Dr. Stuart A.C. McDonald discusses his manuscript "The Clonal Origins of Dysplasia From Intestinal Metaplasia in the Human Stomach."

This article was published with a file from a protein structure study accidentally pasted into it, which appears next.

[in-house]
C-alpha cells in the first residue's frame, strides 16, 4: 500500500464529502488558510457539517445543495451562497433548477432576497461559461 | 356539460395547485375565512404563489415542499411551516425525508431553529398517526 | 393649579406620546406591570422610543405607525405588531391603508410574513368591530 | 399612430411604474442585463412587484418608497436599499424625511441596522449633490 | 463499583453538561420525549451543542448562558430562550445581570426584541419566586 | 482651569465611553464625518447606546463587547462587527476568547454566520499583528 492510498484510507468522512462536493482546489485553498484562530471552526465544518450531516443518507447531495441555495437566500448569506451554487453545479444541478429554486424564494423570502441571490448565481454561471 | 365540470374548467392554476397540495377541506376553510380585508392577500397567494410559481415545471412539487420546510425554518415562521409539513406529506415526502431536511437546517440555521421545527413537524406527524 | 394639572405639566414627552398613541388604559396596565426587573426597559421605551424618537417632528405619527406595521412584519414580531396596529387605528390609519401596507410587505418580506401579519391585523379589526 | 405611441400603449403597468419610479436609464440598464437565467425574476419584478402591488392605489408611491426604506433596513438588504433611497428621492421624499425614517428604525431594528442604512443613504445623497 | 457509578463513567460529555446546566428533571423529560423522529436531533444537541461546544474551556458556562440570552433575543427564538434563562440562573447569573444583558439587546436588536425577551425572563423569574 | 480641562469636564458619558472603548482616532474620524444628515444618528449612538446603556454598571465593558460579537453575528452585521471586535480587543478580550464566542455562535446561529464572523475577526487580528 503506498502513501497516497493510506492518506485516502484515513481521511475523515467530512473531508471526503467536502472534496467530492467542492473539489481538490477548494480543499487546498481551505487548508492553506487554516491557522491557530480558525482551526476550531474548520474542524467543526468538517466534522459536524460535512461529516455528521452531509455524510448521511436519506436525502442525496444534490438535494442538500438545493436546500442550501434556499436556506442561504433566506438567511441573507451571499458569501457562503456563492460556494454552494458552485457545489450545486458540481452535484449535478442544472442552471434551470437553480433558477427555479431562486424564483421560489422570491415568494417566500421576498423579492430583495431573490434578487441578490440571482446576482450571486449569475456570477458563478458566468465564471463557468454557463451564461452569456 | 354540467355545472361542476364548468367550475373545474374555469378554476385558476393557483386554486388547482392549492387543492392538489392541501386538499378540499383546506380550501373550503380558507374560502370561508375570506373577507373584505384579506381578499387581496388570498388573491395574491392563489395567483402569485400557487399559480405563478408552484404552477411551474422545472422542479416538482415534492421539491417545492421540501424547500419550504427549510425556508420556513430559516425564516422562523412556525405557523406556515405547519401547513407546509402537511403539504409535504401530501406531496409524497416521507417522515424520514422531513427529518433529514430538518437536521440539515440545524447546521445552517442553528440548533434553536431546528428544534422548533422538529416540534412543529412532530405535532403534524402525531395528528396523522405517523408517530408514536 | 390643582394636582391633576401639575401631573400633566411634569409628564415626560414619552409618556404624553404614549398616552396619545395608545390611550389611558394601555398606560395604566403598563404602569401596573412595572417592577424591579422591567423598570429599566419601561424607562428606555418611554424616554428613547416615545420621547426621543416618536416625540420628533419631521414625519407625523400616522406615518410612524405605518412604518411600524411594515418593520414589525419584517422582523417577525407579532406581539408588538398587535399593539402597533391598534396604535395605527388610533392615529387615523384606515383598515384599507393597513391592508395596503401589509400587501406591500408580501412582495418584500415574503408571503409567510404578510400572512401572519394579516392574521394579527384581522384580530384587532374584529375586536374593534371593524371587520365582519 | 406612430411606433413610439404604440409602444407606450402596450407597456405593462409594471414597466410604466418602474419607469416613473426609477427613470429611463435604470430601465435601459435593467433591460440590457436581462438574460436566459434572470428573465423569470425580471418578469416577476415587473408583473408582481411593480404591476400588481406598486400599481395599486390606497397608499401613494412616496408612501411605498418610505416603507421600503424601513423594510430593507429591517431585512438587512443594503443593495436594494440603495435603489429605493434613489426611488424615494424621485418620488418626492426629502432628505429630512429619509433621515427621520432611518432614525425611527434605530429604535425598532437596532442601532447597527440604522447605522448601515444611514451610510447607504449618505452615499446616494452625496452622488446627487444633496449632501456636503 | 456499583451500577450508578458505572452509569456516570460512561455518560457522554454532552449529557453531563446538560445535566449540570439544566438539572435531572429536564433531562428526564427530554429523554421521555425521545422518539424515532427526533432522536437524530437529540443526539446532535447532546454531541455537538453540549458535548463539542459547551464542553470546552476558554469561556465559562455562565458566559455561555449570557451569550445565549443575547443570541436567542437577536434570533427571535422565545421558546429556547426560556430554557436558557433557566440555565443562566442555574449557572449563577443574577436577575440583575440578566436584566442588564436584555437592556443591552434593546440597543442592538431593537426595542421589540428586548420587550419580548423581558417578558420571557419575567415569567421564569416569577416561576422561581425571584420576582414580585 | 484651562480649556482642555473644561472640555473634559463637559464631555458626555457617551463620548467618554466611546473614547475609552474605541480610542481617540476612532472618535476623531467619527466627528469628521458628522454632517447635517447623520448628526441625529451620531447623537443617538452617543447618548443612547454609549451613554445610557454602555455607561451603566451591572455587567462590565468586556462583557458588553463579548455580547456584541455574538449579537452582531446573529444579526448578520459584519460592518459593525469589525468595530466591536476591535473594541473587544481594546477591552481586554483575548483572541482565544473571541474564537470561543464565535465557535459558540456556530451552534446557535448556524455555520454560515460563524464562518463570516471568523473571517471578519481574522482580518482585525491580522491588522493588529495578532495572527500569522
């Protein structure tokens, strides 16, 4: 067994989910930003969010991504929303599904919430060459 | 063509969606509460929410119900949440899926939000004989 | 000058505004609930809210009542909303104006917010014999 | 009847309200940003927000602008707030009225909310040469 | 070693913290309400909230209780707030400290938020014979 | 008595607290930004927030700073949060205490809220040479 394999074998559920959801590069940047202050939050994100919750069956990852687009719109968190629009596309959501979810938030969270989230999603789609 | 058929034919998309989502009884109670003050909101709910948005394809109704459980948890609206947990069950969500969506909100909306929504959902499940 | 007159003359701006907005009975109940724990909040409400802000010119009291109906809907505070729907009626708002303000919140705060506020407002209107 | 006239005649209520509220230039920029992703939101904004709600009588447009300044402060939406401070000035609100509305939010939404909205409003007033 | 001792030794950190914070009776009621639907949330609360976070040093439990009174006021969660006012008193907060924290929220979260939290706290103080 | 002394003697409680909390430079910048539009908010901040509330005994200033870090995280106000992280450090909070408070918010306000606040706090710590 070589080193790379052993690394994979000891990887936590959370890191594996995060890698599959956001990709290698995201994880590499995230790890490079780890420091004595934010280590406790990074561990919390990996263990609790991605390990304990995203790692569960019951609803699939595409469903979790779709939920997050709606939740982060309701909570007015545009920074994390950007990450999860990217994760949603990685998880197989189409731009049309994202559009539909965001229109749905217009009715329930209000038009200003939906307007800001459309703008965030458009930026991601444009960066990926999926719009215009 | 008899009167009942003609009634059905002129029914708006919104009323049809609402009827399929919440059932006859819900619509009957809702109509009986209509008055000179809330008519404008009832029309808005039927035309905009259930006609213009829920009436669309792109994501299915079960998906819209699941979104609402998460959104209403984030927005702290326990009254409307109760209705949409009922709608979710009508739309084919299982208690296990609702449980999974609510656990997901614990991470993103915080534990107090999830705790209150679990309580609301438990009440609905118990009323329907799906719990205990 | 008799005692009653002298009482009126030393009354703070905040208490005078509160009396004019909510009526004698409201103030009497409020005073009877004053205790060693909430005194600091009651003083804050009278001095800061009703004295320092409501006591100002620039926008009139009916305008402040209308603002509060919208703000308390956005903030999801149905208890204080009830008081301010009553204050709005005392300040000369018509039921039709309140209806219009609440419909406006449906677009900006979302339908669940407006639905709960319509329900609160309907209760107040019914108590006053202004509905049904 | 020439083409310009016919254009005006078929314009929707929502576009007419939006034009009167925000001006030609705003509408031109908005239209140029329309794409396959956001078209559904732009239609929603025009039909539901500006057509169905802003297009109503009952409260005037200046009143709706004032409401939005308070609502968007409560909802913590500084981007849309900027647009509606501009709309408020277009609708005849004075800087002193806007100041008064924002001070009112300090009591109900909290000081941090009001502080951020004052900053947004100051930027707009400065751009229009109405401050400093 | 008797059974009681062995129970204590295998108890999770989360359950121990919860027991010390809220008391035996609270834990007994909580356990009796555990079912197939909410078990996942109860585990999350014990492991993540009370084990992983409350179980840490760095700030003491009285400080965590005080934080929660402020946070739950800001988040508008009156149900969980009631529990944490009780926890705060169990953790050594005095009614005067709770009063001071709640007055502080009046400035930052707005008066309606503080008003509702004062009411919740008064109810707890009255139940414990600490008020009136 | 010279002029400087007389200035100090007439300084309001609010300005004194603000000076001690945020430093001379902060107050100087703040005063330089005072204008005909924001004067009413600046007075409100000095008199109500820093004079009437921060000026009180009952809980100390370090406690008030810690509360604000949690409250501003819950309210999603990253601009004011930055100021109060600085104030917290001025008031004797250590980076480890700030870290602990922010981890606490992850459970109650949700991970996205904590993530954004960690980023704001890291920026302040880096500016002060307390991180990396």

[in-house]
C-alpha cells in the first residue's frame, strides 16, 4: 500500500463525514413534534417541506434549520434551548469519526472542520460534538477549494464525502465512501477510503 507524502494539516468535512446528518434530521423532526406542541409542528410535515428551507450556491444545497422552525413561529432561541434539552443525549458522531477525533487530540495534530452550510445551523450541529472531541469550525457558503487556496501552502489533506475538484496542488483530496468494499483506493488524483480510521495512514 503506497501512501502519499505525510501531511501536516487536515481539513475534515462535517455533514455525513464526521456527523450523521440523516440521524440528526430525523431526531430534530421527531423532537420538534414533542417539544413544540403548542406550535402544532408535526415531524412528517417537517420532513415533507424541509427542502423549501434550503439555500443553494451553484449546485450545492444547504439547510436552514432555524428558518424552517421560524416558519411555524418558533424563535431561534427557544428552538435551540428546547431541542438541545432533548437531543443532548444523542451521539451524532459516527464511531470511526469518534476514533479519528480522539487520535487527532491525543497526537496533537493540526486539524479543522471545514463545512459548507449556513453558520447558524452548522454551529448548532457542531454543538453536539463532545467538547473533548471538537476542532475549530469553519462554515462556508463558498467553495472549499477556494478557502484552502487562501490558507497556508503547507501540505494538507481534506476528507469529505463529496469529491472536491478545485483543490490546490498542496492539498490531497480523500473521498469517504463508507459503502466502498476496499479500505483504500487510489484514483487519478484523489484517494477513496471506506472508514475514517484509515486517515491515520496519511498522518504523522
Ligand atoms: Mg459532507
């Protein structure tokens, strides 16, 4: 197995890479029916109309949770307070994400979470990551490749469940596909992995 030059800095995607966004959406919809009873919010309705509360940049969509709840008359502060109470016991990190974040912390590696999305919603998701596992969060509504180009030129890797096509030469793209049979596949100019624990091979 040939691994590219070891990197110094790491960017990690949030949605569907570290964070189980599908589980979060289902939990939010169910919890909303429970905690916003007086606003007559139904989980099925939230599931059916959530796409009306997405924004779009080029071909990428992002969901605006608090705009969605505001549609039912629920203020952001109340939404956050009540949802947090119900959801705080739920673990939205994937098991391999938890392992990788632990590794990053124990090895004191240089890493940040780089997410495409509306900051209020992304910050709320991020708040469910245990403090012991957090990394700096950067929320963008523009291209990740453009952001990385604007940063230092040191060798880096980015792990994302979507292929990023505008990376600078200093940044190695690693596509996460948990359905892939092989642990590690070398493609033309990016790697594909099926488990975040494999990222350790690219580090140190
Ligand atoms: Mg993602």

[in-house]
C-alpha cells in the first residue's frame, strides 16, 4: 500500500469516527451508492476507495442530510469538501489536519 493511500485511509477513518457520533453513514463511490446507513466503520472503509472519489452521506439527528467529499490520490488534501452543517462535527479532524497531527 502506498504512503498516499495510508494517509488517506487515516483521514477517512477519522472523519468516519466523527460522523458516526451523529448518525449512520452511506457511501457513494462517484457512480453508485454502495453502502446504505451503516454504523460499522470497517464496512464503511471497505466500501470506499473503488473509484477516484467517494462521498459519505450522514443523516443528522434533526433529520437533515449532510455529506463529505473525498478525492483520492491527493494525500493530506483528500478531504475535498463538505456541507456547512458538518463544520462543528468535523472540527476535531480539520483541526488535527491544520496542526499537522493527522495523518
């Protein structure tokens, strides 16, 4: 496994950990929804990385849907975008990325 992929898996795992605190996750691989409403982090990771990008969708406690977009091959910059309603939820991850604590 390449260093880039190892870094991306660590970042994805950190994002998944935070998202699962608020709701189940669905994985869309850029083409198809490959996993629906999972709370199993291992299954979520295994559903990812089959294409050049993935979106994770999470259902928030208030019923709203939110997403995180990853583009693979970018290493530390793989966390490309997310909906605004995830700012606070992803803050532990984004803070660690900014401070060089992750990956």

Intestinal metaplasia is a well-established premalignant condition of the stomach that is characterized by mucin carbohydrate modifications defined by histochemical methods. The purpose of the present study was to see whether the expression of mucin core proteins was modified in the different types of intestinal metaplasia and to evaluate the putative usefulness of mucins as "molecular markers" in this setting. We used a panel of monoclonal antibodies with well-defined specificities to MUC1, MUC2, MUC5AC, and MUC6 to characterize the expression pattern of mucins. In contrast to normal gastric mucosa, the complete form or type I intestinal metaplasia (n = 20) displayed little or no expression of MUC1, MUC5AC, or MUC6 in the metaplastic cells and strong expression of the intestinal mucin MUC2 in the goblet cells of all cases. The incomplete forms of intestinal metaplasia, type II (n = 25) and type III (n = 16), expressed MUC1 and MUC5AC in every case, both in goblet and in columnar cells. MUC6 was also expressed in 16 cases of type II intestinal metaplasia and in 11 cases of type III intestinal metaplasia. The intestinal mucin MUC2 was expressed in every case of incomplete intestinal metaplasia, mostly in goblet cells. The mucin expression profile in the different types of intestinal metaplasia allows the identification of two patterns: one defined by decreased levels of expression of "gastric" mucins (MUC1, MUC5AC, and MUC6) and expression of MUC2 intestinal mucin, which corresponds to type I intestinal metaplasia, and the other defined by coexpression of "gastric mucins" (MUC1, MUC5AC, and MUC6) together with the MUC2 mucin, encompassing types II and III intestinal metaplasia. Our results challenge the classical sequential pathway of intestinal metaplasia (from type I to type III via a type II intermediate step).